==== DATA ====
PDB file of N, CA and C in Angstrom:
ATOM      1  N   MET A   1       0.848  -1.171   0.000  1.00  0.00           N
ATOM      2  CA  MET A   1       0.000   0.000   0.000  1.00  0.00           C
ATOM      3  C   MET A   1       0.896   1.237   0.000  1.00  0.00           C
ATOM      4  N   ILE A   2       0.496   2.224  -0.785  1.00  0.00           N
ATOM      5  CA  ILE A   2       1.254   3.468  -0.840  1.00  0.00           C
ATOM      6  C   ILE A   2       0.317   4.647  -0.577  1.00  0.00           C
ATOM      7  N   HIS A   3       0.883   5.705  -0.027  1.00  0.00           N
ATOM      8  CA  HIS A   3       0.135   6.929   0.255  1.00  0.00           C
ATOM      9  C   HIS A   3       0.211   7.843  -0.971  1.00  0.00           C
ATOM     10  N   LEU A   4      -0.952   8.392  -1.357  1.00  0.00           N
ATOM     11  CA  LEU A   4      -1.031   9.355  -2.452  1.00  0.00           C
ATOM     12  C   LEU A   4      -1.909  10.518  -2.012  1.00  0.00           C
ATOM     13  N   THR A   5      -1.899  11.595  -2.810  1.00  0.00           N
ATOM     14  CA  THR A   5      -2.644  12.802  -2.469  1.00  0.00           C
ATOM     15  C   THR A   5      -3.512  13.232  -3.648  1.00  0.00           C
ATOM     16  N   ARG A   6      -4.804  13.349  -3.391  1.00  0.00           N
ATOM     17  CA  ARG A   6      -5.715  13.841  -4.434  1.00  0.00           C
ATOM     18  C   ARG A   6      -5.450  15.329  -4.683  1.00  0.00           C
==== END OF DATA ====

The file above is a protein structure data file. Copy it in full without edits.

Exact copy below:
PDB file of N, CA and C in Angstrom:
ATOM      1  N   MET A   1       0.848  -1.171   0.000  1.00  0.00           N
ATOM      2  CA  MET A   1       0.000   0.000   0.000  1.00  0.00           C
ATOM      3  C   MET A   1       0.896   1.237   0.000  1.00  0.00           C
ATOM      4  N   ILE A   2       0.496   2.224  -0.785  1.00  0.00           N
ATOM      5  CA  ILE A   2       1.254   3.468  -0.840  1.00  0.00           C
ATOM      6  C   ILE A   2       0.317   4.647  -0.577  1.00  0.00           C
ATOM      7  N   HIS A   3       0.883   5.705  -0.027  1.00  0.00           N
ATOM      8  CA  HIS A   3       0.135   6.929   0.255  1.00  0.00           C
ATOM      9  C   HIS A   3       0.211   7.843  -0.971  1.00  0.00           C
ATOM     10  N   LEU A   4      -0.952   8.392  -1.357  1.00  0.00           N
ATOM     11  CA  LEU A   4      -1.031   9.355  -2.452  1.00  0.00           C
ATOM     12  C   LEU A   4      -1.909  10.518  -2.012  1.00  0.00           C
ATOM     13  N   THR A   5      -1.899  11.595  -2.810  1.00  0.00           N
ATOM     14  CA  THR A   5      -2.644  12.802  -2.469  1.00  0.00           C
ATOM     15  C   THR A   5      -3.512  13.232  -3.648  1.00  0.00           C
ATOM     16  N   ARG A   6      -4.804  13.349  -3.391  1.00  0.00           N
ATOM     17  CA  ARG A   6      -5.715  13.841  -4.434  1.00  0.00           C
ATOM     18  C   ARG A   6      -5.450  15.329  -4.683  1.00  0.00           C